Let’s find out what this is all about.

Themes give you a way to organize plants around an idea.

Princess Pink Lavender-New Release
That challenges you to make it more interesting, and you’re going to come up with an original idea.

A theme may also reflect your passion. If scent is important to you, you’ll be attracted to a perfume garden.

As in any garden, it’s important to choose plants appropriate to your climate and the area’s sun exposure. Plants with similar water and sun-exposure needs should be planted together.
Plants like rosemary don’t need a lot of water, but thyme and basil need regular watering, -So that kind of thing can affect your plant groupings.


They say that polka dots never go out of style, and the same could be said about pink flowers.
There is actually a pink splash plant that has polka dots on it-what a combination.
Pink flowers are used as a symbol of love and awareness.
Did you know that for decades, pink flowers have been used to decorate weddings as a symbol of love? More recently, pink flowers have come to symbolize breast cancer awareness.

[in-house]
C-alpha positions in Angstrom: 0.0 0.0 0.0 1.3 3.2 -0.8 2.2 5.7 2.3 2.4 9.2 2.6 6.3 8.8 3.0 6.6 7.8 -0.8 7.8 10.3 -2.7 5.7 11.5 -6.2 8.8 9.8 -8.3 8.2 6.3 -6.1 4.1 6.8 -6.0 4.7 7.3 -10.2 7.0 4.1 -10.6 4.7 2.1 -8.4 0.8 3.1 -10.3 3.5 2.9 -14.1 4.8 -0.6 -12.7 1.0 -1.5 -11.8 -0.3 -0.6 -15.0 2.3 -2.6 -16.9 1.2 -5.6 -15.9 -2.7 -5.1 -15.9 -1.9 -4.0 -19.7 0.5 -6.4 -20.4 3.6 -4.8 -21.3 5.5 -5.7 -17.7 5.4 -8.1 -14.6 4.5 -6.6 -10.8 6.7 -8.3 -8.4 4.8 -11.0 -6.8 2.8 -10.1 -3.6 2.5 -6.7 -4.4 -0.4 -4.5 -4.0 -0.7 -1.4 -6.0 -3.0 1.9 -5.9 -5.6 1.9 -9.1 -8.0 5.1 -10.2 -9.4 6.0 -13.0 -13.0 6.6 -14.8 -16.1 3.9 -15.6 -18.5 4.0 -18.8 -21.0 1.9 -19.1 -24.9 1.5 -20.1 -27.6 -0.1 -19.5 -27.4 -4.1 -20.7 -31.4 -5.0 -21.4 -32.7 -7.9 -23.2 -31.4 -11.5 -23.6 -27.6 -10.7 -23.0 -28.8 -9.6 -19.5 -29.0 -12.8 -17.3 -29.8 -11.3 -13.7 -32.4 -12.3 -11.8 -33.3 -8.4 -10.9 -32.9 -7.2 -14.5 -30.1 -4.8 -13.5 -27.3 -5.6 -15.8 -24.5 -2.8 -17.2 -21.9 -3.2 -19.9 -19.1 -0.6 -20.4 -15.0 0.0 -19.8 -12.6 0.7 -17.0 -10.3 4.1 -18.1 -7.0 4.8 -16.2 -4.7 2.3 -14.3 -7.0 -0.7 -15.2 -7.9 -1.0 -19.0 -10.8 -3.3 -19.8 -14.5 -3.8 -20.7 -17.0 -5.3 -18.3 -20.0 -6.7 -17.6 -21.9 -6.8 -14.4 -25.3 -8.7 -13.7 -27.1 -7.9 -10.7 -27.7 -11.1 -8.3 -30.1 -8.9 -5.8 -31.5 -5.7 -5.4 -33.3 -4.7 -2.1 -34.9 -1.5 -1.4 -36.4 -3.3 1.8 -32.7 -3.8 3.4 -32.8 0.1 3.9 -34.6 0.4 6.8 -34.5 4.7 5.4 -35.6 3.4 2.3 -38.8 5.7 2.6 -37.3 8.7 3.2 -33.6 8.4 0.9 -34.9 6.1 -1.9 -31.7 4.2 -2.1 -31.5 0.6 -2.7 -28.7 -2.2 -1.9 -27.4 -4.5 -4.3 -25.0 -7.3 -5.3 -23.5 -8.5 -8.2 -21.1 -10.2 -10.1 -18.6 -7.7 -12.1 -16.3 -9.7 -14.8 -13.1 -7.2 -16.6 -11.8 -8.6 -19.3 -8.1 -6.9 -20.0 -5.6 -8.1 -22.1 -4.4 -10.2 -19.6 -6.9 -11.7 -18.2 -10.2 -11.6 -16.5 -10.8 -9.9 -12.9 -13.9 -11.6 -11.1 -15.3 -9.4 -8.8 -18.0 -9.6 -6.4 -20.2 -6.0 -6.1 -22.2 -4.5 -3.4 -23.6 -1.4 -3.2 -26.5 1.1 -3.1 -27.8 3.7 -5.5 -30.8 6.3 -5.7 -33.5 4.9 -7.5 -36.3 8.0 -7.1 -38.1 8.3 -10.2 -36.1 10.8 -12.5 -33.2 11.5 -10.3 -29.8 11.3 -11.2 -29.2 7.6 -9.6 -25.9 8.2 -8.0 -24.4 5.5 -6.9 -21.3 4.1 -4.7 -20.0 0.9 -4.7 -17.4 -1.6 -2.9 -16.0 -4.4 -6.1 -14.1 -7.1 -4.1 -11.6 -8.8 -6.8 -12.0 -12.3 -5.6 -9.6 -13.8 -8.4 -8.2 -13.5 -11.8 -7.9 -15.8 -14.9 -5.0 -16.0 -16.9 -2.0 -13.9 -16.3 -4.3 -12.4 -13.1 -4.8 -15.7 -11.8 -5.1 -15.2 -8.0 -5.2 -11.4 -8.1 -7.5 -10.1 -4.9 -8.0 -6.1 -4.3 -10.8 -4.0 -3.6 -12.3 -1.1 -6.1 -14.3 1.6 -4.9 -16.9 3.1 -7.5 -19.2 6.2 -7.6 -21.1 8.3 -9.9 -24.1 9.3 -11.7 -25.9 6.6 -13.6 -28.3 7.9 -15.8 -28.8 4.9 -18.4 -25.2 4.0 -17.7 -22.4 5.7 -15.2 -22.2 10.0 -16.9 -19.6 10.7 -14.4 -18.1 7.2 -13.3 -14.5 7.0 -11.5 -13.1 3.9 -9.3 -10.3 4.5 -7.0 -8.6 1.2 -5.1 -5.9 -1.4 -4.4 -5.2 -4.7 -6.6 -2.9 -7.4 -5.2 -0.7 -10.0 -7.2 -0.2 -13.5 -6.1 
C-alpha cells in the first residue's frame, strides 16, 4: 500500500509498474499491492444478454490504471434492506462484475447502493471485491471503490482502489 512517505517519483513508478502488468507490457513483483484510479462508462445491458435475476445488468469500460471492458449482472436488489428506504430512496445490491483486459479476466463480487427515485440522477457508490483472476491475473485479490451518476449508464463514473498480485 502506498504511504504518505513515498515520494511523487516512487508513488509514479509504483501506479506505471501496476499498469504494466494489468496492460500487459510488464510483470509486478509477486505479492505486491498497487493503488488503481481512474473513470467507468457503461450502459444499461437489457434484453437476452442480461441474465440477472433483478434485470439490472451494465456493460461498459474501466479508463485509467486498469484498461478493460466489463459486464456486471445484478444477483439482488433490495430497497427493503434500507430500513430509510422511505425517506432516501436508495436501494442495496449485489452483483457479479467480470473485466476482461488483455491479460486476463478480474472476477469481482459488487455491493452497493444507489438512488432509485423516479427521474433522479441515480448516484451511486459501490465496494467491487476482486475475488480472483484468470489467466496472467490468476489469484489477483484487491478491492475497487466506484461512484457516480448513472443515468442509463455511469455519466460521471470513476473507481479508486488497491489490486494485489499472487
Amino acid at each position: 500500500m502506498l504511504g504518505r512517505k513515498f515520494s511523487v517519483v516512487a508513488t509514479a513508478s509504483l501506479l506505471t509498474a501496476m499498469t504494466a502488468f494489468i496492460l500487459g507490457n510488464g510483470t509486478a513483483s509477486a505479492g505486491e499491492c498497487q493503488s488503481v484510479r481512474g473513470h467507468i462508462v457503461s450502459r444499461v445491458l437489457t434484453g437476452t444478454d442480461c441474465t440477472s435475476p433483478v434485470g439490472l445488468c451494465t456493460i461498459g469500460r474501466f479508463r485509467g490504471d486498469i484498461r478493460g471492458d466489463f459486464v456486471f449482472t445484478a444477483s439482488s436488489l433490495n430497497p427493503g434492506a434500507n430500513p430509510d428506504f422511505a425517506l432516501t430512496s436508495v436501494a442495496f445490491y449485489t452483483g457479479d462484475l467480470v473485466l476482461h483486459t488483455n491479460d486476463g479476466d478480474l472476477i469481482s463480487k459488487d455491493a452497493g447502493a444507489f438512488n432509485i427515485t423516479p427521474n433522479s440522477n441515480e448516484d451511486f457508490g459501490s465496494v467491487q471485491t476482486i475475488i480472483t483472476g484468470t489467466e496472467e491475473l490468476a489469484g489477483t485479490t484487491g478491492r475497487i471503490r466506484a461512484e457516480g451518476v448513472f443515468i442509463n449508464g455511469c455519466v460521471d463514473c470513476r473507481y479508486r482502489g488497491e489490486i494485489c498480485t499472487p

Or you could say thanks with pink flowers or just enjoy them yourself.
If you’re looking for that special plant for a special occasion, be it a birthday,Easter, Mother’s Day, or an everyday gift – or you’re looking for a plant for yourself why not go for a Pink Splash.
Every plant in the Pink Splash range will create a wow factor with their striking colours and what’s more you can select a plant for colour in any season – Spring, Summer, Autumn and Winter – with most providing colour over more than one, and it can grow in cool temperate as well as warm temperate regions.
Available from Sprint Horticulture